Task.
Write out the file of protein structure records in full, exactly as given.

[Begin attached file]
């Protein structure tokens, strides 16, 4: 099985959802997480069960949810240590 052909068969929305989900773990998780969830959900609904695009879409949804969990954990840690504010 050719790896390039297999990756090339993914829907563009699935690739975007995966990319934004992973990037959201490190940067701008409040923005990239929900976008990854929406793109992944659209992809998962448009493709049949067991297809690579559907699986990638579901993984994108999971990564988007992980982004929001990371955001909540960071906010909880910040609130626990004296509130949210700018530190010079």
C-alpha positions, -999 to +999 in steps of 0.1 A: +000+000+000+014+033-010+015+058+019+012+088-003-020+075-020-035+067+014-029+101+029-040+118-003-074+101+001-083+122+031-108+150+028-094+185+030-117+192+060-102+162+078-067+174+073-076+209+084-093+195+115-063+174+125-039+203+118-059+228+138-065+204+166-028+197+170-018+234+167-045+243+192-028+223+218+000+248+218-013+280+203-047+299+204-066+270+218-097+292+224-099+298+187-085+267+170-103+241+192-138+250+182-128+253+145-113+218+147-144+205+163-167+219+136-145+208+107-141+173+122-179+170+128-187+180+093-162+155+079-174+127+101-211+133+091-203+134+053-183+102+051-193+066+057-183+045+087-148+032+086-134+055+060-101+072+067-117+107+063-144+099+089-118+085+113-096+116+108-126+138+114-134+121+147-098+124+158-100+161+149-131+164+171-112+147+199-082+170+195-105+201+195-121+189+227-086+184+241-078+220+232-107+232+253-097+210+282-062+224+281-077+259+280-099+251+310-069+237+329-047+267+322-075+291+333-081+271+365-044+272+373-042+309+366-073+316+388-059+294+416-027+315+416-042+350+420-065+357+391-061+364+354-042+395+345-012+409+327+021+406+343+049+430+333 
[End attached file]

């Protein structure tokens, strides 16, 4: 099985959802997480069960949810240590 052909068969929305989900773990998780969830959900609904695009879409949804969990954990840690504010 050719790896390039297999990756090339993914829907563009699935690739975007995966990319934004992973990037959201490190940067701008409040923005990239929900976008990854929406793109992944659209992809998962448009493709049949067991297809690579559907699986990638579901993984994108999971990564988007992980982004929001990371955001909540960071906010909880910040609130626990004296509130949210700018530190010079």
C-alpha positions, -999 to +999 in steps of 0.1 A: +000+000+000+014+033-010+015+058+019+012+088-003-020+075-020-035+067+014-029+101+029-040+118-003-074+101+001-083+122+031-108+150+028-094+185+030-117+192+060-102+162+078-067+174+073-076+209+084-093+195+115-063+174+125-039+203+118-059+228+138-065+204+166-028+197+170-018+234+167-045+243+192-028+223+218+000+248+218-013+280+203-047+299+204-066+270+218-097+292+224-099+298+187-085+267+170-103+241+192-138+250+182-128+253+145-113+218+147-144+205+163-167+219+136-145+208+107-141+173+122-179+170+128-187+180+093-162+155+079-174+127+101-211+133+091-203+134+053-183+102+051-193+066+057-183+045+087-148+032+086-134+055+060-101+072+067-117+107+063-144+099+089-118+085+113-096+116+108-126+138+114-134+121+147-098+124+158-100+161+149-131+164+171-112+147+199-082+170+195-105+201+195-121+189+227-086+184+241-078+220+232-107+232+253-097+210+282-062+224+281-077+259+280-099+251+310-069+237+329-047+267+322-075+291+333-081+271+365-044+272+373-042+309+366-073+316+388-059+294+416-027+315+416-042+350+420-065+357+391-061+364+354-042+395+345-012+409+327+021+406+343+049+430+333 